It sounds funny, but there is, or should be, a price to pay when we are less than pleasant, respectful, kind toward those we have hired to do a job. Just because we pay people doesn't give us the right to be rude, irritable, condescending or mean. I am reminded of this by my children when the seventh junk call of the day comes through and interrupts my day because it has a spoofed area code that "may be someone I want to talk to." They remind me that people don't typically set out to take terrible jobs because they get joy from it. They do it to put food on the table. Take that up to professionals we hire for accounting, our legal needs, sales training. They welcome you into their office in hopes that they can help you solve a problem, help make you more money and lessen your burdens. This is difficult when you arrive in attack mode carrying the weight of your day or week, misunderstandings, or even fear. Stop. Breathe.
Check their motives and be reminded they want to help. When they succeed for you, you'll tell others - hopefully - and they will get new clients. They are motivated to help you succeed.
Check your own space. Before a meeting, make sure you aren't hangry, tired or worked up due to low blood sugar, new meds or your previous meeting, phone call, text or email.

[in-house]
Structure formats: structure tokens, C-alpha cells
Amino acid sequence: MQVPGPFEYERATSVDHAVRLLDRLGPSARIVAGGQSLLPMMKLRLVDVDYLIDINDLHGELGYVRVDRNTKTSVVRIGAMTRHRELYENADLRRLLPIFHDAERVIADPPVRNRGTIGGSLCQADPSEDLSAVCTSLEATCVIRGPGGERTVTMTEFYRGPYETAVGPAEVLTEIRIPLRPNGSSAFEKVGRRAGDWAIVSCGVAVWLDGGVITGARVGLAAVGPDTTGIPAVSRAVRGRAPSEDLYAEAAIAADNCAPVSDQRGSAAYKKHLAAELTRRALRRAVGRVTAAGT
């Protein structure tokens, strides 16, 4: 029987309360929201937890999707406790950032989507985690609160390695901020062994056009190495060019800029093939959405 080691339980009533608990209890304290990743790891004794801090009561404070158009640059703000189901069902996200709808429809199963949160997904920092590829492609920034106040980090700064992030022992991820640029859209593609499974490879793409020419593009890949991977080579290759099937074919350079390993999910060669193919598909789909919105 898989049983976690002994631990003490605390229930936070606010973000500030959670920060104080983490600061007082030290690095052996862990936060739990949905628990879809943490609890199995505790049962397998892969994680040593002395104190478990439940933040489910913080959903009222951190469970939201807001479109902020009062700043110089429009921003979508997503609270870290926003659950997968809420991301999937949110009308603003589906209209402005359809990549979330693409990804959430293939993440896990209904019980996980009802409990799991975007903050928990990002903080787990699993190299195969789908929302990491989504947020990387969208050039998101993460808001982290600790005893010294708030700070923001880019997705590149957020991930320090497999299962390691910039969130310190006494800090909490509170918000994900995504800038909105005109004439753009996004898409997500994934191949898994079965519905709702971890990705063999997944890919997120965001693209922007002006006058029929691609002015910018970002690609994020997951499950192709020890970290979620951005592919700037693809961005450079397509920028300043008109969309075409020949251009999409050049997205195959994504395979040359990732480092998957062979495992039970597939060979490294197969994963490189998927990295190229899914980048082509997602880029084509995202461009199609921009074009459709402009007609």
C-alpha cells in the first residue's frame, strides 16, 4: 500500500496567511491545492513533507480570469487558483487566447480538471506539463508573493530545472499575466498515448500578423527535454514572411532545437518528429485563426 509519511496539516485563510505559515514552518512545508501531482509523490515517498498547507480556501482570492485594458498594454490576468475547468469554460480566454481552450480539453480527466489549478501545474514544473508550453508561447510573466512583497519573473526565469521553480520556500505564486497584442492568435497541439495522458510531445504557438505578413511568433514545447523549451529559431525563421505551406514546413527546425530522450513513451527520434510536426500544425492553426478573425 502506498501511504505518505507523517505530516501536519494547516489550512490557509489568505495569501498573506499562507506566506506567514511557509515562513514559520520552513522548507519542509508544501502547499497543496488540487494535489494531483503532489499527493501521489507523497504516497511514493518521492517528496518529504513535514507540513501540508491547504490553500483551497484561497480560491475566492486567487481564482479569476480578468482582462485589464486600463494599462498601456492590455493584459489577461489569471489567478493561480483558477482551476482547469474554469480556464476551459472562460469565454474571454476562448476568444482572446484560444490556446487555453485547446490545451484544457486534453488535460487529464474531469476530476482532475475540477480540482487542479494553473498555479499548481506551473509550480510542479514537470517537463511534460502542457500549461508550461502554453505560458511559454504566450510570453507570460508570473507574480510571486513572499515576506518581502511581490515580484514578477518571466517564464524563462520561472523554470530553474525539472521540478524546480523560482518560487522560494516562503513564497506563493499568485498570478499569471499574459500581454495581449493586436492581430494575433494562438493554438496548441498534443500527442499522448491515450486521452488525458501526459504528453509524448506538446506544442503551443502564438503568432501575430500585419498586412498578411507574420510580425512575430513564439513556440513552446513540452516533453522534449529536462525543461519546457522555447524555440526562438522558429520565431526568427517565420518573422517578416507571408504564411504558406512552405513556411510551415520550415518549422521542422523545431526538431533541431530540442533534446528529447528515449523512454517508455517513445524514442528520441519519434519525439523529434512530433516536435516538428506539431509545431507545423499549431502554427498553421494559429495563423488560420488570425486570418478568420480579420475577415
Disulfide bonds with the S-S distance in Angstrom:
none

A client of mine has this sign on her desk. She says that in five years she's only had to invoke it once on a client's invoice. It immediately disarms those sitting with her in her office and usually makes them smile, take a deep breath and usually a photo of the sign.
I think the fee is low, but it would cover a decent lunch to recover from being berated, attacked or disrespected.
Pulling my own covers, recently a solicitor came to the door. We have a "No soliciting" sign on our gate. It was a rough afternoon, and I was less than kind as the dog was barking, phone was ringing and I was already on a call. I was very rude, all but slammed the door and told him to read the sign. I saw my children's faces - as they were in my home office during summer - and I knew I was not a great model of ideal behavior. I walked out the door, found the man and apologized. No, I didn't listen to his pitch, but I wished him well. He was stunned and truly appreciated it. He had had a rough day too of trying to remain friendly as he did his job.
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